Stage 6: She finds a way to fold writing into her life, a summer here, a winter there, a five year sabbatical that led to an agent and — at last! — a few novels that are not terrible. A small publisher offers her a contract and now 7 novels in, she has realized all of her dreams and more. Who, in 1960, could dream up the internet? So as some modes of writing fall away, others replace it. Tweets instead of poems, blog posts instead of book reviews. Life is rich and rewarding if a tiny bit too full … until finally retirement from teaching opens a new door.

Stage 7: I am here. Still writing. And reading. My children are grown, my life is serene, and I sit in winter at my desk, revising my best book yet. The book I am writing is always the best book.

Serious Moonlight

If we let it, the full moon tonight will work in perfect harmony with things we want to come true in 2015. I’m not one to make resolutions in the new year. I resolve to make changes, take actions and move forward with my life’s purpose every single morning.

But 2014 was an unusual year for me, so with this first 2015 new moon I thought it couldn’t hurt to ritualize my daily habit of trying to do my best. First, do you know what you want to accomplish with your life? Try to clarify that if you can. I want to love and be loved. That’s really it, although this love business manifests in a few different ways for me: writing, relationships, health.

Writing

My goals for writing have always been simple: to write the best books I can and to keep a daily writing routine. I feel that writing is a sacred gift that steers me through life, so I am humbled and grateful when anyone else reads and appreciates my words. I’d do it even if I was certain I was the only person in the world who’d ever see a word I wrote. Me and Emily Dickinson:) But even Em, with her carefully stitched manuscripts tucked into a box under her bed, sent some of her work out into the world.

This year’s first new moon calls for us to take action on our life goals, and in that spirit I have stretched a bit further this year, resolving, like Emily, to take my work out into the world by setting up readings, book signings and some other things truly out of my comfort zone. Too often with resolutions, we don’t do the footwork so much as make a wish. This new moon demands we put in real effort, something beyond saying the words. So what else can you do to forward your goals? Maybe something you’ve been hesitant to try? Now is the time to go for it, because success is in the stars.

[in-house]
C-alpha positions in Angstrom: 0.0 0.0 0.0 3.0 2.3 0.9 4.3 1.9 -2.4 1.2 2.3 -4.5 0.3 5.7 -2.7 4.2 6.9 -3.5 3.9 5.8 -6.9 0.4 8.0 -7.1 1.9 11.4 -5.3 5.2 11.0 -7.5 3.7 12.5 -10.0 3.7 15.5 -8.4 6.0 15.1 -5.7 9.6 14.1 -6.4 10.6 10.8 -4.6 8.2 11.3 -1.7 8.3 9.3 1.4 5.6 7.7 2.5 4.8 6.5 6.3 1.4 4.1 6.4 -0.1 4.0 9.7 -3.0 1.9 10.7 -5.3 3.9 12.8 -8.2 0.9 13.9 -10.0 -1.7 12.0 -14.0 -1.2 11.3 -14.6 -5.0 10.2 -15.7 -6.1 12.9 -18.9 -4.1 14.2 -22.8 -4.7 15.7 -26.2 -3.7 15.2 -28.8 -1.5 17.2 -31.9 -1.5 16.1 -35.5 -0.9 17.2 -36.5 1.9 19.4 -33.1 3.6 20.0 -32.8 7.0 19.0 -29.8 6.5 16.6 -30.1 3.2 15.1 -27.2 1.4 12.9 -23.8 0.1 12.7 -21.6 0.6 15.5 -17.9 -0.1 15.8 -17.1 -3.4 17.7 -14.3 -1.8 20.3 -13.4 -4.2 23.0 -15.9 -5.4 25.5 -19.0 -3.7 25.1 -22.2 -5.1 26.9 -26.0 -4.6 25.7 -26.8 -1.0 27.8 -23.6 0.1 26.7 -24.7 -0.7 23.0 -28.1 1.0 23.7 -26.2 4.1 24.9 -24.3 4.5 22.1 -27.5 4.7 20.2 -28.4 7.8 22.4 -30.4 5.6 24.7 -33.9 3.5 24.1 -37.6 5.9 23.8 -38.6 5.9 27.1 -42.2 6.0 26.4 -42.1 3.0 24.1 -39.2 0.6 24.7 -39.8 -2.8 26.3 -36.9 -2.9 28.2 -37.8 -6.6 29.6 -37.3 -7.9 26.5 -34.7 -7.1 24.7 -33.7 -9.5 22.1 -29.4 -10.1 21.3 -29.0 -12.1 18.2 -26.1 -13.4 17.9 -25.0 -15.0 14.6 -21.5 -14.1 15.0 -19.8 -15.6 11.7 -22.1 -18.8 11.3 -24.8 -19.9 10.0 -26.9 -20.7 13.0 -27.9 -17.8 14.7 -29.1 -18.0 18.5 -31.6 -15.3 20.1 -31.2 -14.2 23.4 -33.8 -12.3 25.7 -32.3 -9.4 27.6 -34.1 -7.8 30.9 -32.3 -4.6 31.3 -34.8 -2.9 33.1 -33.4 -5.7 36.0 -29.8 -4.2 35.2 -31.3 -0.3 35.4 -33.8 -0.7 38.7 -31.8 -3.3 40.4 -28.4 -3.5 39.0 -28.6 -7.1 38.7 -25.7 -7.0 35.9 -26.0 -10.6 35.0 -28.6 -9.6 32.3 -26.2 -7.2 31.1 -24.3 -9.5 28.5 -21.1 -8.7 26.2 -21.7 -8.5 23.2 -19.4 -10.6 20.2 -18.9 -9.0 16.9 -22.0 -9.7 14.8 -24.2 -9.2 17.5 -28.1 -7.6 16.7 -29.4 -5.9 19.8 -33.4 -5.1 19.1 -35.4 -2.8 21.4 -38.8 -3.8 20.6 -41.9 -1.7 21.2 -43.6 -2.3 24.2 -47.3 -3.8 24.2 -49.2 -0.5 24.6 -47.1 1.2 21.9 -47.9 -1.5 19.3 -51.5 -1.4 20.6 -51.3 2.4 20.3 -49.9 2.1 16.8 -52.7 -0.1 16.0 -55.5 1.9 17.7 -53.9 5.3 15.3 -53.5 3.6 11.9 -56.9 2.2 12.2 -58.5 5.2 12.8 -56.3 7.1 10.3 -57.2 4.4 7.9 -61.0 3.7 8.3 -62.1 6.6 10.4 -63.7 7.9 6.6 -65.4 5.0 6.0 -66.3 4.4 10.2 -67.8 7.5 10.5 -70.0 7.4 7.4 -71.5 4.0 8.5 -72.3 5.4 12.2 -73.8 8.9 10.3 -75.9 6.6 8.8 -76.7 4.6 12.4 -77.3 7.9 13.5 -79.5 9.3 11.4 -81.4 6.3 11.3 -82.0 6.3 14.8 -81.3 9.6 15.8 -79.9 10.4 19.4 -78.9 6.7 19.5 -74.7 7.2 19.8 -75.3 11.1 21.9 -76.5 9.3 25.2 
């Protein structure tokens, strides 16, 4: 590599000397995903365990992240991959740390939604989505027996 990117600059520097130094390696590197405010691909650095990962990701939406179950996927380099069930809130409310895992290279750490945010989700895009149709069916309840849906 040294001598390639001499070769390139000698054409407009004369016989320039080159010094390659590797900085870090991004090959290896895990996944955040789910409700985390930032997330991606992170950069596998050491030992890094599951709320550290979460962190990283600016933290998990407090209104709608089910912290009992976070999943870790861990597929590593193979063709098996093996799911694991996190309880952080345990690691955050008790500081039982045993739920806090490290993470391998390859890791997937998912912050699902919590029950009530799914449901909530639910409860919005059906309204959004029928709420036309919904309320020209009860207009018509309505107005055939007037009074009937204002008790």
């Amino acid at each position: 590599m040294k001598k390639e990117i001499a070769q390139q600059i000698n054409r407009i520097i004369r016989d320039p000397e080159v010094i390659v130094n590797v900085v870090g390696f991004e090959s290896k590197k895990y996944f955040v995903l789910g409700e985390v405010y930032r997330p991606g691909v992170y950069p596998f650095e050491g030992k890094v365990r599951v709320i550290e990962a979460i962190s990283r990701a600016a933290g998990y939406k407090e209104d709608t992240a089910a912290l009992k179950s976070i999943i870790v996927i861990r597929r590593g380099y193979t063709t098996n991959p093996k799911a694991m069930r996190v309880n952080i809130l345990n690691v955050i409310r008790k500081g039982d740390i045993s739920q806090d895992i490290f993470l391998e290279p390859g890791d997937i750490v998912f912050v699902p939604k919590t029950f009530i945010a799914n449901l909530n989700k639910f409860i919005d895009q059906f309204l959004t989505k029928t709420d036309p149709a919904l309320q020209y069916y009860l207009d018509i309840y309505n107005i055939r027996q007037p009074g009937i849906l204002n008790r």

Relationships

I have a new grandchild coming. I was blessed with little Owen last year, and now his cousin is set to come into this world in 2015, and that kind of love, well, you need to experience it to understand it. I certainly had no idea of the bigness that would be my love for Owen. It’s pure and it’s powerful. I’d like all my relationships to be that way, so effortlessly full of kindness and compassion.

So, for the action portion of this intention, I will use a mindful meditation that focuses on lovingkindness. I have meditated daily for many years, and only occasionally have I added this extra piece to the practice. You begin by summoning up a mental image of a particular person. There is a sequence some teachers recommend: such as a friend, an acquaintance, an enemy, a loved one, a stranger. If you need self-love, as I do, include yourself. In fact, start there. I kind of just let this part flow as far as the mental pictures, and there are words too. These can be any variation on one Spirit Rock mantra: “May I feel protected and safe/may I feel contented and pleased/may my physical body support me with strength/may my life unfold smoothly, with ease.”